Following on from my previous post on remote teaching tips, I thought I would post a little bit more on what works for me and on some of the things I have found in carrying out online teaching of students.
Keep it simple – Likes
I had been looking at ways to get feedback from students and had looked at MS Forms as a solution before I was put on to Polly as a solution. It was then that Sarah Clark ( @sfm36 ) suggested using the Like functionality in Teams. In my search for wiz bang and something fancy, I had missed the simple and obvious, being the ability to simply post a comment, question or learning objective in Teams and have the students use the available Like options to respond indicating if they were happy, etc.
The moral of the story being, keep it simple!
Agility – Use analytics where possible
I have been using Stream to create some little 2 or 3min video guides and other support materials for students in addition to recording the lessons for students to review post lesson or where they missed or had trouble accessing the lesson. I normally make the recordings available for a week before removing them.
When using stream I can easily see the number of views individual videos have received which can give me a steer on how useful or not they are. I am always conscious of the need to work Smart rather than Hard, and therefore if particular resources are not being watched by students it doesn’t make sense to continue spending time and effort producing them.
And this is exactly what I have found with my little additional support video guides; students simply aren’t watching them, and instead are viewing the recorded lessons instead. As such am going to produce fewer of these video guides going forward, focussing more on guides for difficult concepts or key areas only.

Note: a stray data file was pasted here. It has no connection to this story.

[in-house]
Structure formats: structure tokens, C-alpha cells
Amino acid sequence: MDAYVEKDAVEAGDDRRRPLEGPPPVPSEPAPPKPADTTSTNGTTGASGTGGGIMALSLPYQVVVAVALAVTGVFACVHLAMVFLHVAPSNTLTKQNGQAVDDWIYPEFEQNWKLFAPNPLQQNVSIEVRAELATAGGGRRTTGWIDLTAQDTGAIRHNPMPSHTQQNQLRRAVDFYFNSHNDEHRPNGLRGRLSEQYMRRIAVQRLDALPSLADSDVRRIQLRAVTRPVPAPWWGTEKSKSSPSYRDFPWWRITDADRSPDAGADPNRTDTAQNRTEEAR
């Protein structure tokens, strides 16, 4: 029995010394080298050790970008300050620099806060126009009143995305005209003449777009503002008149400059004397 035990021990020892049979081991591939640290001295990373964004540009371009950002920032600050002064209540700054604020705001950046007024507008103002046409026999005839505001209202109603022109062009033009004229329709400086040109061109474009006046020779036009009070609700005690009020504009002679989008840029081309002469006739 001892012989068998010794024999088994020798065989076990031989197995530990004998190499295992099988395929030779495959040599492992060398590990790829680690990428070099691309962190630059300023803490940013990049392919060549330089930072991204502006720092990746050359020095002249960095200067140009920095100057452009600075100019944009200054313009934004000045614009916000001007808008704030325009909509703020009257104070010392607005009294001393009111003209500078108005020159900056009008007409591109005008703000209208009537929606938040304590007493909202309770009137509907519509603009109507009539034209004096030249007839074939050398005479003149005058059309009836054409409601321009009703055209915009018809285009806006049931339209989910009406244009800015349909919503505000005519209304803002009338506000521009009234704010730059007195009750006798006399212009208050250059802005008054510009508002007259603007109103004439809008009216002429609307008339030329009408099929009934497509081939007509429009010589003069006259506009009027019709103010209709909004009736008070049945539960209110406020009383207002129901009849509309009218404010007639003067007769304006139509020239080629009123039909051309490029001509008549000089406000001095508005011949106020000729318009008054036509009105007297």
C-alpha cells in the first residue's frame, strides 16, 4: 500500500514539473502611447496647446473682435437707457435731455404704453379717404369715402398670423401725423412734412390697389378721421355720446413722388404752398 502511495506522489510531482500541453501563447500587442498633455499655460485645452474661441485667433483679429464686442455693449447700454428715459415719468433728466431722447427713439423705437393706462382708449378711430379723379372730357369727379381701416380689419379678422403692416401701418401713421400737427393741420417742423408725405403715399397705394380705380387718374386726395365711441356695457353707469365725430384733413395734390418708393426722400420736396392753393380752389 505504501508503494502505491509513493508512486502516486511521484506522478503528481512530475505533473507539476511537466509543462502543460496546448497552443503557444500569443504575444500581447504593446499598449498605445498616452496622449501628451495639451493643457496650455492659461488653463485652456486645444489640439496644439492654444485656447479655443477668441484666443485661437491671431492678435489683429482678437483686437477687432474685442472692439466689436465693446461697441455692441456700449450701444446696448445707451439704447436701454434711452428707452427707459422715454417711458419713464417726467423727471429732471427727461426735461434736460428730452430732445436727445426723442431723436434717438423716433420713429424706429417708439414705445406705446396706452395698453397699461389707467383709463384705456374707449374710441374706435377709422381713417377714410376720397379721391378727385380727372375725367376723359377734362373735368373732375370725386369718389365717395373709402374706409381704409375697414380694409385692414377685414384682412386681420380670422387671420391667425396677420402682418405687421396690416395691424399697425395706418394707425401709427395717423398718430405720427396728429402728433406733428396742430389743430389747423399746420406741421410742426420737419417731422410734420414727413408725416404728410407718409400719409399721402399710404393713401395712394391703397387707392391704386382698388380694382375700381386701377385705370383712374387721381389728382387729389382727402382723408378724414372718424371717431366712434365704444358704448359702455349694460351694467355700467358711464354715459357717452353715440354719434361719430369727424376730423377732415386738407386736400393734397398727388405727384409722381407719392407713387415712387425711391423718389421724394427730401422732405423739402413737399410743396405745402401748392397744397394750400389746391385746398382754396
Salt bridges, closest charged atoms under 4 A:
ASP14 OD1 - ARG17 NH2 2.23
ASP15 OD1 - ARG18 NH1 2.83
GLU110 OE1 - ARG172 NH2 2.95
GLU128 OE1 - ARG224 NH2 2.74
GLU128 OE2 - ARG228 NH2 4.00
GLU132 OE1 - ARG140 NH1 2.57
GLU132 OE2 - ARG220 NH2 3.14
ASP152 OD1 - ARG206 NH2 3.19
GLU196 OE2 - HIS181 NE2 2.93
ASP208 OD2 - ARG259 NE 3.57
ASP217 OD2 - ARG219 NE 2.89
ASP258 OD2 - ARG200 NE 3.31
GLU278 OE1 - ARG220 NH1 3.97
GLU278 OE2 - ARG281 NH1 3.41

I think Insights within Microsoft Teams is also worth a look, however as yet I havent played much with it so this may be for a later post.
This is difficult in an online space, especially where cameras might have to be turned off for bandwidth reasons, or due to school policy regarding online teaching. You don’t have access to the normal body language info you would have in a classroom to help however I think the tips for questioning in an online classroom are similar to those in a traditional classroom.
I keep a list of the students and record who I have asked questions to and who has responded; That way I can randomly pick students to answer while ensuring I try to engage all students. I also record whether student answers were in line, exceeded or were below my expectations, which can help me in later questioning, allowing me to identify where certain students may need a little scaffolding of the questions, etc.
I also acknowledge that some students don’t want to talk in live lessons and therefore I invite them to use the chat functionality in Teams if they prefer this to speaking via their mic (or maybe they don’t have a mic in some cases). This also works for where the lesson is delivered asynchronously, with students leaving their answers/comments as posts within Teams.
I have read a few posts from educators over the years talking about the importance of engaging the students and of the stage craft which teaching inherently involves much like the stage craft required from actors. In our current world of online education, I think this isnt as easy for reasons similar to those mentioned above in relation to questioning, including the lack of access to body language and other non-verbal communication. I think it is therefore important to try and find ways to add a little engagement, fun and comedy to lessons. One of my approaches to this in face to face lessons has been to start lessons with lateral thinking problems; This is something I now plan to restart within my online lessons. I am also planning to make use of different backgrounds to my video sessions and a “where is he now” style lessons segment. Overall, this isnt an area I have done much with so far however it is something I plan to address in the coming weeks.
The above are a just 4 more thoughts or ideas in relation to online teaching. They may work in some contexts, in some classes or some of the time. As this lockdown progresses it may be that I may change my mind in future and suggest that some of the above no longer work for me. This continues to be an evolving situation and my experience and understanding of it, of what works and what doesn’t, continues also to evolve.